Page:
Tuesday, February 21, 2017

Selective Mumbling

So, the cold which struck me down over the weekend continues to blight my week off.  Although the worst symptoms have gone, I woke up this morning with a sore throat which makes it feel as if I'm swallowing barbed wire every time I try to eat.  Also, whilst the incessant cough which was lingering yesterday has largely gone, it has left me with aching ribs.  Overall, I spent today feeling utterly exhausted, either in bed or on the sofa, barring one brief excursion outside to buy a newspaper.  I didn't even have the strength to catch up with my TV viewing, bar an episode of The Persuaders.  Meanwhile I seem to have stumbled into a world where a non-league reserve goal keeper eating a pie during an FA Cup ties is not only considered news, but is apparently also enough to see him charged with breaking FA betting rules.  Then there's the matter of the alleged mumbling of dialogue in SS-GB, which also considered headline news.  This seems to come around every time the BBC launches a new drama.  I can only speak personally here, but I could understand the dialogue without effort.  But complaining about alleged mumbling is fast becoming the new hobby for the moaners and nitpickers out there.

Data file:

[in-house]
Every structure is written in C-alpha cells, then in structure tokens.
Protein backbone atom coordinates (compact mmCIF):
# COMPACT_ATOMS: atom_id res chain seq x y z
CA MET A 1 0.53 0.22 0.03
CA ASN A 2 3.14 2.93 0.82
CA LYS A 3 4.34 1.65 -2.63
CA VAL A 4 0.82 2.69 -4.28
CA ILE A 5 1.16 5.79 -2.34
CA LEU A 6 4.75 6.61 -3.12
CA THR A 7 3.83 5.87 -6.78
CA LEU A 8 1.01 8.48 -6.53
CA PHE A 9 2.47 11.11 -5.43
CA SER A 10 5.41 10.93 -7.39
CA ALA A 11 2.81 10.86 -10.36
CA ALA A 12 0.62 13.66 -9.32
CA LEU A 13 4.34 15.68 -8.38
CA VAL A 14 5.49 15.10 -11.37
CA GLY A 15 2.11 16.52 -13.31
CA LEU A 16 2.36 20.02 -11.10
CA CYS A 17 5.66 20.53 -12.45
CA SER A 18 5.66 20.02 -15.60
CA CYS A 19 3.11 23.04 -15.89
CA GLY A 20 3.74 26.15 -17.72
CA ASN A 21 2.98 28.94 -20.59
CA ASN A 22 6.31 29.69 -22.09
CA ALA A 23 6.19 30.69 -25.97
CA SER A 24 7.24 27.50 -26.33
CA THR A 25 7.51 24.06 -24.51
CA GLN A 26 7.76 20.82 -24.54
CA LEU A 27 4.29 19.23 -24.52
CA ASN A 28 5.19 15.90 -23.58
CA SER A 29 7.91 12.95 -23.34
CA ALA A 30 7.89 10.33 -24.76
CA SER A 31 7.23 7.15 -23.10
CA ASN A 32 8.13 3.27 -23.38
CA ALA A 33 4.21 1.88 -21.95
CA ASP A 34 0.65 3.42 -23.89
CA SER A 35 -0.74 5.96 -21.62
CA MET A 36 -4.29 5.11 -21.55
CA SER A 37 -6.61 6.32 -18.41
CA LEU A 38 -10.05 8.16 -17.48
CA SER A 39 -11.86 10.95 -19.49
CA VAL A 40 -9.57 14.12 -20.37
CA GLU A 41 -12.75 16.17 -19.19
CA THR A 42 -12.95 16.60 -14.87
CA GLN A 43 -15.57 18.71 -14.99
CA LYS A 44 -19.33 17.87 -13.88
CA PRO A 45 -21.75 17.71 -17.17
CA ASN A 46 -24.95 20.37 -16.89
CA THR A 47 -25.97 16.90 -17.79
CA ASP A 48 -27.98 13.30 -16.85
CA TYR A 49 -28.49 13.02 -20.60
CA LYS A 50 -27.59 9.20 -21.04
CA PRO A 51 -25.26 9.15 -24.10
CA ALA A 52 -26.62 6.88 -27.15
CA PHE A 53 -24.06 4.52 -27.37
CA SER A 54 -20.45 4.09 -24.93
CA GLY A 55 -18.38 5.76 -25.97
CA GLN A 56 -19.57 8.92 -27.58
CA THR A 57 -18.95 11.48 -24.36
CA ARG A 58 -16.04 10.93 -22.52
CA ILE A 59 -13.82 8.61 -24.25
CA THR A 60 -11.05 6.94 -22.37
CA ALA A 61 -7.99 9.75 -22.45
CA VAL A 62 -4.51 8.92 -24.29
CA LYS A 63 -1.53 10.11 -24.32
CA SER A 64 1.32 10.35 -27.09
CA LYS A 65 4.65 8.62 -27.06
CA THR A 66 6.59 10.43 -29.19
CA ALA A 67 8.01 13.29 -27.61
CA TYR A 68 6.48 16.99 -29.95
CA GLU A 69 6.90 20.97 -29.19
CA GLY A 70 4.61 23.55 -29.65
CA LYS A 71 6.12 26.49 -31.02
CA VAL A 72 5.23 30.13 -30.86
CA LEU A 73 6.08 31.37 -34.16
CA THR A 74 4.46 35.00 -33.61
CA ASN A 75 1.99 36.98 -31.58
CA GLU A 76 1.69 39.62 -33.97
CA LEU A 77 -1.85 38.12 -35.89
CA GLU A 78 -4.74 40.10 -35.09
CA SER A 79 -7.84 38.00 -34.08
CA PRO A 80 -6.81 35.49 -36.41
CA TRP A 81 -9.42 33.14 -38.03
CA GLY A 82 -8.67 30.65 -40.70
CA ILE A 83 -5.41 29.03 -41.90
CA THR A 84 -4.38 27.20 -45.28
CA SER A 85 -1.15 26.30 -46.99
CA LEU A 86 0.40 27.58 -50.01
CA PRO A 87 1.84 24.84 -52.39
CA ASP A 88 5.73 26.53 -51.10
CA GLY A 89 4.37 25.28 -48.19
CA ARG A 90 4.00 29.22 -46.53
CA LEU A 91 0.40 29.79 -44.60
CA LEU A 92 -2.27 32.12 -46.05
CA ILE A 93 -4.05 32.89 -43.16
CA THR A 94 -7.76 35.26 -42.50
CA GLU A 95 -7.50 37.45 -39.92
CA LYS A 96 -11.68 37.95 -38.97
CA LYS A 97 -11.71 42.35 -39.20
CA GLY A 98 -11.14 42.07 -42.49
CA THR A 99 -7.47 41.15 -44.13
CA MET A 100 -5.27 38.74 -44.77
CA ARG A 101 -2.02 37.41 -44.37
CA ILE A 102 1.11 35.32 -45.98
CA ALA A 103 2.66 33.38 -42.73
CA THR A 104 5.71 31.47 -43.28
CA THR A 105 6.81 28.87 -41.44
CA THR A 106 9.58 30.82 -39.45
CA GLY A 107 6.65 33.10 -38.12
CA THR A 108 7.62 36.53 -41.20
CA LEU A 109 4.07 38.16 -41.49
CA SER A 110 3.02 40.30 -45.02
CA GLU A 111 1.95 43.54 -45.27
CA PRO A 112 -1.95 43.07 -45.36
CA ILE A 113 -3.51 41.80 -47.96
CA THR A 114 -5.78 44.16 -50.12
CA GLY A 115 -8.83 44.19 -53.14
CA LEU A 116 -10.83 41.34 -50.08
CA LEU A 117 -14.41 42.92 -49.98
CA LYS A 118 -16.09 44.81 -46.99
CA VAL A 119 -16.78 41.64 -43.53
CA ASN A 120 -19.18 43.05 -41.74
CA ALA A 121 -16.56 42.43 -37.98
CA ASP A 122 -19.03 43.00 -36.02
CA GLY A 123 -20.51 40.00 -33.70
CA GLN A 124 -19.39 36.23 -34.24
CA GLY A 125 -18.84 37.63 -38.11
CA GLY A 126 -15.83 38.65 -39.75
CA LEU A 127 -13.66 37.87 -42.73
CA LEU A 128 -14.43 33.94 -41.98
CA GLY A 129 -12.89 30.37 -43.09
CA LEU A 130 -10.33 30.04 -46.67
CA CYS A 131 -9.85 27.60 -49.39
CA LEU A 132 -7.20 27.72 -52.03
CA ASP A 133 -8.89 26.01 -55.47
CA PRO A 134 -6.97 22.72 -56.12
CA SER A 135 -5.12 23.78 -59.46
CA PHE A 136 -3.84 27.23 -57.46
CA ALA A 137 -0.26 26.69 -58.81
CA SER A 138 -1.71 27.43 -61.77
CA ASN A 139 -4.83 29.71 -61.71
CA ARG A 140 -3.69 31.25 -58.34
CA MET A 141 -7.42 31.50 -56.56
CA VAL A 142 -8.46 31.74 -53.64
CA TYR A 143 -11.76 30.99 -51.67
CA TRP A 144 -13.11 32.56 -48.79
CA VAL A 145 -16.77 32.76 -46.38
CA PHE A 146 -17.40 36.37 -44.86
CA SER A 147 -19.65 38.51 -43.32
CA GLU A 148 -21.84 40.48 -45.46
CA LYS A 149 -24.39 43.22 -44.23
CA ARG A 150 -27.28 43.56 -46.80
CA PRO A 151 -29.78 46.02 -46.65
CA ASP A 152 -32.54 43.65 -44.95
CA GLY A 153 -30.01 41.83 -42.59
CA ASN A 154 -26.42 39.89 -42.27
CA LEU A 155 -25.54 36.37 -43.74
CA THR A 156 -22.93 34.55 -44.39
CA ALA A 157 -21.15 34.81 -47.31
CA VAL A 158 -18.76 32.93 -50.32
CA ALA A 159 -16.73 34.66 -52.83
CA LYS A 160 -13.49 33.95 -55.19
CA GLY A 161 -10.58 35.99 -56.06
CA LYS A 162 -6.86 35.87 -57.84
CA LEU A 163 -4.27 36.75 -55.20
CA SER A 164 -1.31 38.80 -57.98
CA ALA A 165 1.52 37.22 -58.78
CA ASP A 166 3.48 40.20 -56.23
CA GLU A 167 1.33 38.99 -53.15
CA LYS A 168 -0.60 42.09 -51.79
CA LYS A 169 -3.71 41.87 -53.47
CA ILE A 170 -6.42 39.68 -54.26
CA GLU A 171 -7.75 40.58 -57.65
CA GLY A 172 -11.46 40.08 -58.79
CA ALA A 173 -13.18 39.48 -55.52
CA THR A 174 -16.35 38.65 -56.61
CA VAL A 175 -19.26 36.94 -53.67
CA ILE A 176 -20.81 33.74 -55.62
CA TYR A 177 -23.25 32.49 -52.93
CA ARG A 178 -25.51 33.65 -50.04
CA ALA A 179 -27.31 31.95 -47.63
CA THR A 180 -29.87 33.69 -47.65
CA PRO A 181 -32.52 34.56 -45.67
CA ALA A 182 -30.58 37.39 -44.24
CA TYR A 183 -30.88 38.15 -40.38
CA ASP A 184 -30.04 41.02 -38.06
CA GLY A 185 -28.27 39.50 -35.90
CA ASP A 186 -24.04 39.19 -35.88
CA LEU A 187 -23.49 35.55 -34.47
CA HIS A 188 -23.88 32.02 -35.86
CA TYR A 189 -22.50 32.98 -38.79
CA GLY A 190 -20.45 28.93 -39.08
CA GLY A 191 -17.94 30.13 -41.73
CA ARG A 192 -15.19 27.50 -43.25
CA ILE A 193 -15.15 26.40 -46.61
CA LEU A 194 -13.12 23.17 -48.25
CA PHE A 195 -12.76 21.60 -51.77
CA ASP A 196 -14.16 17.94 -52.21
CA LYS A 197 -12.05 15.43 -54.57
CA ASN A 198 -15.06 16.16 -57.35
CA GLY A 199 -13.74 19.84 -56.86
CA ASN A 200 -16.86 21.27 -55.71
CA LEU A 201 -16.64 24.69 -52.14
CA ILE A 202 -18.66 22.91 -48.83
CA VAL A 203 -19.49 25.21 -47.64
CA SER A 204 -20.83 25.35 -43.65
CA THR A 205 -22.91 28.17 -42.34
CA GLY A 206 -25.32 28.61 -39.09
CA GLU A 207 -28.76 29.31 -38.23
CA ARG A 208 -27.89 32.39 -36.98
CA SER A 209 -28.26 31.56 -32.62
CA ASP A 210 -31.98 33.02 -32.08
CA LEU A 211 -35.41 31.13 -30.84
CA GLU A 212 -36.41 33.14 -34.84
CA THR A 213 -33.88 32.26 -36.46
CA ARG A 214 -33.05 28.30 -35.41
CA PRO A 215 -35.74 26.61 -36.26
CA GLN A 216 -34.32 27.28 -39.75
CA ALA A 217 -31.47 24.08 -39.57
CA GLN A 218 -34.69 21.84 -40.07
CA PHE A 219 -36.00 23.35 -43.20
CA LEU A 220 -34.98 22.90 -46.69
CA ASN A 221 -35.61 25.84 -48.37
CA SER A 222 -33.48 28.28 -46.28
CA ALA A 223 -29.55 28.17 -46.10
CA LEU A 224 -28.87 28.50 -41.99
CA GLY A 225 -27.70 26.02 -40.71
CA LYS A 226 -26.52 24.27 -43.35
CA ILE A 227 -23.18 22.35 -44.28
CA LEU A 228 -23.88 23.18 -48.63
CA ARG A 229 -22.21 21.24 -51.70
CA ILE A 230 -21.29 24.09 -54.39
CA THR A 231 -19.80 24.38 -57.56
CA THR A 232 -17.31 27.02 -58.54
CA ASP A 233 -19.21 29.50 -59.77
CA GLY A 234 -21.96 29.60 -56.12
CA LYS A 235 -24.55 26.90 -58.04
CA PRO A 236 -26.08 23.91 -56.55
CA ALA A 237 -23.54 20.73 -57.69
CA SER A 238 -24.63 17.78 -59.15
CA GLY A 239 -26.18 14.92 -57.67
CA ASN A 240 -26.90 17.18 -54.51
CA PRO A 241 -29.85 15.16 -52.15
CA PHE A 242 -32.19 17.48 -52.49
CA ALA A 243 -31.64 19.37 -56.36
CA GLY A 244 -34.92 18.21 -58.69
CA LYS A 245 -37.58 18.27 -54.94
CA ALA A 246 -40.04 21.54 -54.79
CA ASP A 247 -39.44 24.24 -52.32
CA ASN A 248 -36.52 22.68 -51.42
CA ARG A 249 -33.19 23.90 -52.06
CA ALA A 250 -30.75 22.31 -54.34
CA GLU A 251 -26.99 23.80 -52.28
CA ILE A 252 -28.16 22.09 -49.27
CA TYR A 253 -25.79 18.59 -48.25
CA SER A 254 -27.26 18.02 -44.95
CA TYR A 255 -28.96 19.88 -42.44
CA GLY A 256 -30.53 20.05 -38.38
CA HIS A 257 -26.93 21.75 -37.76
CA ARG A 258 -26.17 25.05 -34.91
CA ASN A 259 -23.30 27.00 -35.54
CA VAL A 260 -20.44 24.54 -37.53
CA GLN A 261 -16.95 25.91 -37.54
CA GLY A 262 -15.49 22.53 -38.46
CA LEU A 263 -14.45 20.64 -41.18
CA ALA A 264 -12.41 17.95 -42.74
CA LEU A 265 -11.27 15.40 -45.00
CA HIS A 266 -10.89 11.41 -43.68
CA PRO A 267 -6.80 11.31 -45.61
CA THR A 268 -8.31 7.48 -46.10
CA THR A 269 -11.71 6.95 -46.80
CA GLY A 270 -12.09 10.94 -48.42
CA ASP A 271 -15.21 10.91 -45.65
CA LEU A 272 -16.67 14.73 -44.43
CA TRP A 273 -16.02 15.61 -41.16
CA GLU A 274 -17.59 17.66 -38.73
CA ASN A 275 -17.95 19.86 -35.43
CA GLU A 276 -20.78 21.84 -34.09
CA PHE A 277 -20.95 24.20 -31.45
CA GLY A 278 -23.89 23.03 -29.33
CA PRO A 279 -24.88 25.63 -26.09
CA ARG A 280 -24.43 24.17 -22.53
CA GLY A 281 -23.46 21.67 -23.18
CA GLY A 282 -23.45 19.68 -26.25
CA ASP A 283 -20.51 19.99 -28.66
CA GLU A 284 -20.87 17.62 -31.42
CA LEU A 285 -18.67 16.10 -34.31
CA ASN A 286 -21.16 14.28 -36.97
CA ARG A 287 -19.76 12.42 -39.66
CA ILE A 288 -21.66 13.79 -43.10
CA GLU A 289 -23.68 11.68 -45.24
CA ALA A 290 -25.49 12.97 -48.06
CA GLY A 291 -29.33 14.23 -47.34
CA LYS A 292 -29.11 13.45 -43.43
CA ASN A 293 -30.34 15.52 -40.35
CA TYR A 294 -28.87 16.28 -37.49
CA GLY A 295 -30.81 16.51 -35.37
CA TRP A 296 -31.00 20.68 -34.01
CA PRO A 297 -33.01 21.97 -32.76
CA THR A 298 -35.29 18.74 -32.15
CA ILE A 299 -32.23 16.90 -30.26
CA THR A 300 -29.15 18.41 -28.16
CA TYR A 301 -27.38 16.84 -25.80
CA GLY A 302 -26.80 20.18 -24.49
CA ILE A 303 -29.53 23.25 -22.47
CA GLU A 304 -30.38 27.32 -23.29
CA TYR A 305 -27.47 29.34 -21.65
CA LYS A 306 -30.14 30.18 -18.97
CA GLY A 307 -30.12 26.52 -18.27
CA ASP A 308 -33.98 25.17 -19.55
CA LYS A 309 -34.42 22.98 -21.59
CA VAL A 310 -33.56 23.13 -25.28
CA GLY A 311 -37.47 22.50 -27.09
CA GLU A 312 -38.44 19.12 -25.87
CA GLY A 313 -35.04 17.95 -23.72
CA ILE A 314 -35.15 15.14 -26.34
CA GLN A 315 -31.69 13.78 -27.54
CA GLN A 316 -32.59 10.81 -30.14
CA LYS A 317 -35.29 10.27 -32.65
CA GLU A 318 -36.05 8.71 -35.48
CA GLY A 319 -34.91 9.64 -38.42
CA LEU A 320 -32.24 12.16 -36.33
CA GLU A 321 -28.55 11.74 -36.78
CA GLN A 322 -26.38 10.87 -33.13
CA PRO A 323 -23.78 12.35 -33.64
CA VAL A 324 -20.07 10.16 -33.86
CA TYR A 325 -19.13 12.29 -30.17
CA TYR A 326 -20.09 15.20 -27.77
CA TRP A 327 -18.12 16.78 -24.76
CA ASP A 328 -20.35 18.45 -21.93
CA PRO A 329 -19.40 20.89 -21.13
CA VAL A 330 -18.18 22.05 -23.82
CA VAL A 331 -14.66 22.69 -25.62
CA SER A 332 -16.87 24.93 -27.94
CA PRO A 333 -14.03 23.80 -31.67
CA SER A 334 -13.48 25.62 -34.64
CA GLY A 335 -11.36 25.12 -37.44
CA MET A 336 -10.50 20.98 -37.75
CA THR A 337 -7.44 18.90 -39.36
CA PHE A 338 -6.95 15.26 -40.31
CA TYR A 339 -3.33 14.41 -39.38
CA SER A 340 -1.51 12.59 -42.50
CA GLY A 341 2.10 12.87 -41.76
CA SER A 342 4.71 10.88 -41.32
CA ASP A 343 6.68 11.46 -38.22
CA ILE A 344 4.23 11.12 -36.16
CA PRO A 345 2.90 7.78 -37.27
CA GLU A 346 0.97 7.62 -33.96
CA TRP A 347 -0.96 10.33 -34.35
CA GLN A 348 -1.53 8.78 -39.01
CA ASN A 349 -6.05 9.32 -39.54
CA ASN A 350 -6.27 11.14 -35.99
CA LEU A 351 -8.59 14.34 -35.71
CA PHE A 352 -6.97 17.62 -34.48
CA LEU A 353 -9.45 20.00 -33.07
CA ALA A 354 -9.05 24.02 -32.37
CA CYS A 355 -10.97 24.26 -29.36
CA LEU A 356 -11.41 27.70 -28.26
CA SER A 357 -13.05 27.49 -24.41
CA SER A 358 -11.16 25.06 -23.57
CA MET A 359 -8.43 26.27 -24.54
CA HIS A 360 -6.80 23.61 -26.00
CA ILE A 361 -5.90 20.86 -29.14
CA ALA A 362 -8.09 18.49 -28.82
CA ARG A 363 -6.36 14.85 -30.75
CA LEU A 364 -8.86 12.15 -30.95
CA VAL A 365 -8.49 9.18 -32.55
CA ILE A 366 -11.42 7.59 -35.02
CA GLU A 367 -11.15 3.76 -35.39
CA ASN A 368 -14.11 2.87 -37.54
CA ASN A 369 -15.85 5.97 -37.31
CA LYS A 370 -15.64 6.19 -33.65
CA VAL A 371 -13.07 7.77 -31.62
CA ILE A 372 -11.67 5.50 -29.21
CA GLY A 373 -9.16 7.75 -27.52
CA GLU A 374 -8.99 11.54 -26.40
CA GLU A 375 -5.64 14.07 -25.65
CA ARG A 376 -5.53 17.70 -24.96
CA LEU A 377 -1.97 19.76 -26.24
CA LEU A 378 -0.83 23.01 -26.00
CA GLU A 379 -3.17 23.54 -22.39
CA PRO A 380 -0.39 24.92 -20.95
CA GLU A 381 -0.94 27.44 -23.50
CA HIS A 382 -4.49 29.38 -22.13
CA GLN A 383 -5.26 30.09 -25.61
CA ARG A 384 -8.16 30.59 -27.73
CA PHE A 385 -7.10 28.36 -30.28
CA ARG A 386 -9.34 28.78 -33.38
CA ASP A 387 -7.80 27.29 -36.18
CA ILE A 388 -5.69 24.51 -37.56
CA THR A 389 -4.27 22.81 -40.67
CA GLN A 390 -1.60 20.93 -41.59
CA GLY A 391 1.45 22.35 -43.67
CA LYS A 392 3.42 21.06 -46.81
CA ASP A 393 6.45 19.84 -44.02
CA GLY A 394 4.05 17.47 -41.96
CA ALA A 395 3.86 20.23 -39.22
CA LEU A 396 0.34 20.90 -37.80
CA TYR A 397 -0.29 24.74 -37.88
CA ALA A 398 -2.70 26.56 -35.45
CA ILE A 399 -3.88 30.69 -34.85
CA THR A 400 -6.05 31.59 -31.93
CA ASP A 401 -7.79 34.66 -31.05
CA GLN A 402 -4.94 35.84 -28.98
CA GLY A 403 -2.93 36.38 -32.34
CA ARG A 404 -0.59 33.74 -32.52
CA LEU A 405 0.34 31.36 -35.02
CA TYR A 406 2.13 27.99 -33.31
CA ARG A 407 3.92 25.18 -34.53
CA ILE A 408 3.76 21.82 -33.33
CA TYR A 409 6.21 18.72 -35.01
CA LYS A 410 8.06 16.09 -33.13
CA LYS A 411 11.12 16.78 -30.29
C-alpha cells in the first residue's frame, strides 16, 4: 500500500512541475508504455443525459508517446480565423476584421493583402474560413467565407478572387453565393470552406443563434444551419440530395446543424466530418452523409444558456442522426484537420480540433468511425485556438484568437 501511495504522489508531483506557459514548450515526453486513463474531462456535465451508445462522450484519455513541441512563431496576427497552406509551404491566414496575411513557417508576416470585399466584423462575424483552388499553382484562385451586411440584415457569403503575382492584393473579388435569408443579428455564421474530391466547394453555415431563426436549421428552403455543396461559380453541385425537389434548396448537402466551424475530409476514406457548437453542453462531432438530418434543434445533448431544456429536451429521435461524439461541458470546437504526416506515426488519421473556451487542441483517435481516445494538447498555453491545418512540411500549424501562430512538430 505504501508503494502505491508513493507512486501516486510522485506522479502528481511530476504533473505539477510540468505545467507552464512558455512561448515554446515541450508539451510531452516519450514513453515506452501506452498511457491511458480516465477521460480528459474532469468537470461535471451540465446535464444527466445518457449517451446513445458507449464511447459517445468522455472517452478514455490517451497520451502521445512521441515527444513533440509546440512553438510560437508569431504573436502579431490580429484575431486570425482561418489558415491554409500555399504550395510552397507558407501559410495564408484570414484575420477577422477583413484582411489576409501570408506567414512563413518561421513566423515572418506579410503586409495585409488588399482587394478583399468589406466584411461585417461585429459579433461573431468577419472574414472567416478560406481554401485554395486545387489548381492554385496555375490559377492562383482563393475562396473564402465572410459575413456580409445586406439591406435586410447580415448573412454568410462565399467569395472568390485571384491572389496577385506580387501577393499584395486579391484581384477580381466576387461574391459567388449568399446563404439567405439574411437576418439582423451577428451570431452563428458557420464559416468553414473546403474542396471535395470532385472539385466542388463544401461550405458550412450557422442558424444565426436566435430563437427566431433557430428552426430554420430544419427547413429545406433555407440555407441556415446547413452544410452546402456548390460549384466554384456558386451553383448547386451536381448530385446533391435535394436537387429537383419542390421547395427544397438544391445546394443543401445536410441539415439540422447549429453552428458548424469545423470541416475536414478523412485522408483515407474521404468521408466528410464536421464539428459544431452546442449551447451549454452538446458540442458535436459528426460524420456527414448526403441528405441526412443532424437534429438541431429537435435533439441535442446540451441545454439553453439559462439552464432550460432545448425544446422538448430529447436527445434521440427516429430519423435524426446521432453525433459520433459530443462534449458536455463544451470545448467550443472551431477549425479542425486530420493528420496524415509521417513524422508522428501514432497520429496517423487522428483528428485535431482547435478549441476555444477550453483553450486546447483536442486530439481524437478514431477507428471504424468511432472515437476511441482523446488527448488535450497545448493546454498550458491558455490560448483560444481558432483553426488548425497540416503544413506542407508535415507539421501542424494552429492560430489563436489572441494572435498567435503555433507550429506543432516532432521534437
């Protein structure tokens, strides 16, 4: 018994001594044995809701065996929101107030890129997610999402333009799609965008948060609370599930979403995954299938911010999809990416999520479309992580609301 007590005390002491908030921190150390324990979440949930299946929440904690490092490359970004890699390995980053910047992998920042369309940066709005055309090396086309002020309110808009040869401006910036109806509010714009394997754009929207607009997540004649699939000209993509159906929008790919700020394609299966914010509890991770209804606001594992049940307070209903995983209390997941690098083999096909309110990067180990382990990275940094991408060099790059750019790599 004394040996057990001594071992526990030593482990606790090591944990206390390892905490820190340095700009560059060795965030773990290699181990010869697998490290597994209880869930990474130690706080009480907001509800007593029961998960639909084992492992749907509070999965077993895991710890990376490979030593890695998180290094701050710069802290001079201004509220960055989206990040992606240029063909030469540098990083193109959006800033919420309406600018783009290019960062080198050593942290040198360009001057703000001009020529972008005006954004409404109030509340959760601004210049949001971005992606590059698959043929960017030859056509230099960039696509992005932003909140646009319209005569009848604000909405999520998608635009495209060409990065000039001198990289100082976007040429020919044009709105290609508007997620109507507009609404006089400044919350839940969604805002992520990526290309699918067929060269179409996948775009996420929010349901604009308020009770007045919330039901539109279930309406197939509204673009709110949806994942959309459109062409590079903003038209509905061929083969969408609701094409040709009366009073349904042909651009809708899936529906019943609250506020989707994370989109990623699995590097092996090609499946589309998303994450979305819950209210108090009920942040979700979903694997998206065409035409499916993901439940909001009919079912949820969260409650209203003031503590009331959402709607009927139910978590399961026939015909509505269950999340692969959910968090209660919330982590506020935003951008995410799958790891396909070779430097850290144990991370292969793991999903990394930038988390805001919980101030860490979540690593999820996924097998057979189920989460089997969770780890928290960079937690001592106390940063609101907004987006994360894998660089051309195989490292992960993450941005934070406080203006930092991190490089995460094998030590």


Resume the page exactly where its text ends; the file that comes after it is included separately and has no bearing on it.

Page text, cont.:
Actually, there is one current BBC drama I've had problems with, mumbling-wise, to the extent that I completely gave up on it after a few episodes: Taboo. However, this Tom Hardy starring Regency drama has become something of a critical darling, so the mumbling problems never seem to get aired in the press.  Yet the entire scenario it presents is that of Tom Hardy in funny hat stalking around Regency London growling and mumbling his lines,  Oh, and every episode Jonathan Pryce tells someone to 'fuck off'.  Personally, I found the whole thing utterly ludicrous. I just couldn't take it seriously.   But what do I know?  I'm not a critic.  Still, mumbling notwithstanding, I'm sure the problem a lot of the right-wing press have with SS-GB is that that think it is a documentary.   They probably also feel that it portrays the German occupiers in too negative a light, arguing that the UK would have seen any hypothetic German invasion in 1941 as a fabulous opportunity...



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